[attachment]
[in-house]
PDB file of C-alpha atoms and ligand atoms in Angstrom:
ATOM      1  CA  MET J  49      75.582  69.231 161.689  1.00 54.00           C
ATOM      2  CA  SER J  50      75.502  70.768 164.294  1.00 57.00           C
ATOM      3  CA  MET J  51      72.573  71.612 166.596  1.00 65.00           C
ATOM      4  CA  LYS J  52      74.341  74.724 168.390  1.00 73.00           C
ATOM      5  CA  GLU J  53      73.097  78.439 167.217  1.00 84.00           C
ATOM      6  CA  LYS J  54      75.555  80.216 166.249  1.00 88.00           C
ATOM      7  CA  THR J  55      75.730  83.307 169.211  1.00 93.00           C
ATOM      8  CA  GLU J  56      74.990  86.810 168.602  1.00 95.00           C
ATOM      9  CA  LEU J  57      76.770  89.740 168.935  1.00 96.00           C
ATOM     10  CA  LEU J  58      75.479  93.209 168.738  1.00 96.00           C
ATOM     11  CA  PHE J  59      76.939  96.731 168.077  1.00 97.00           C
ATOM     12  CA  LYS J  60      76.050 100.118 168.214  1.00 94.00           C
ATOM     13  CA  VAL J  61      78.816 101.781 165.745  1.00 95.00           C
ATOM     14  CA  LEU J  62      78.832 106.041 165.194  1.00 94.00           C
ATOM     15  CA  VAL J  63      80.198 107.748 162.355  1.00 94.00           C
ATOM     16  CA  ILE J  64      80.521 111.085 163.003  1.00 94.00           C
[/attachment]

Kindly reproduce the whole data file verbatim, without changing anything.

[in-house]
PDB file of C-alpha atoms and ligand atoms in Angstrom:
ATOM      1  CA  MET J  49      75.582  69.231 161.689  1.00 54.00           C
ATOM      2  CA  SER J  50      75.502  70.768 164.294  1.00 57.00           C
ATOM      3  CA  MET J  51      72.573  71.612 166.596  1.00 65.00           C
ATOM      4  CA  LYS J  52      74.341  74.724 168.390  1.00 73.00           C
ATOM      5  CA  GLU J  53      73.097  78.439 167.217  1.00 84.00           C
ATOM      6  CA  LYS J  54      75.555  80.216 166.249  1.00 88.00           C
ATOM      7  CA  THR J  55      75.730  83.307 169.211  1.00 93.00           C
ATOM      8  CA  GLU J  56      74.990  86.810 168.602  1.00 95.00           C
ATOM      9  CA  LEU J  57      76.770  89.740 168.935  1.00 96.00           C
ATOM     10  CA  LEU J  58      75.479  93.209 168.738  1.00 96.00           C
ATOM     11  CA  PHE J  59      76.939  96.731 168.077  1.00 97.00           C
ATOM     12  CA  LYS J  60      76.050 100.118 168.214  1.00 94.00           C
ATOM     13  CA  VAL J  61      78.816 101.781 165.745  1.00 95.00           C
ATOM     14  CA  LEU J  62      78.832 106.041 165.194  1.00 94.00           C
ATOM     15  CA  VAL J  63      80.198 107.748 162.355  1.00 94.00           C
ATOM     16  CA  ILE J  64      80.521 111.085 163.003  1.00 94.00           C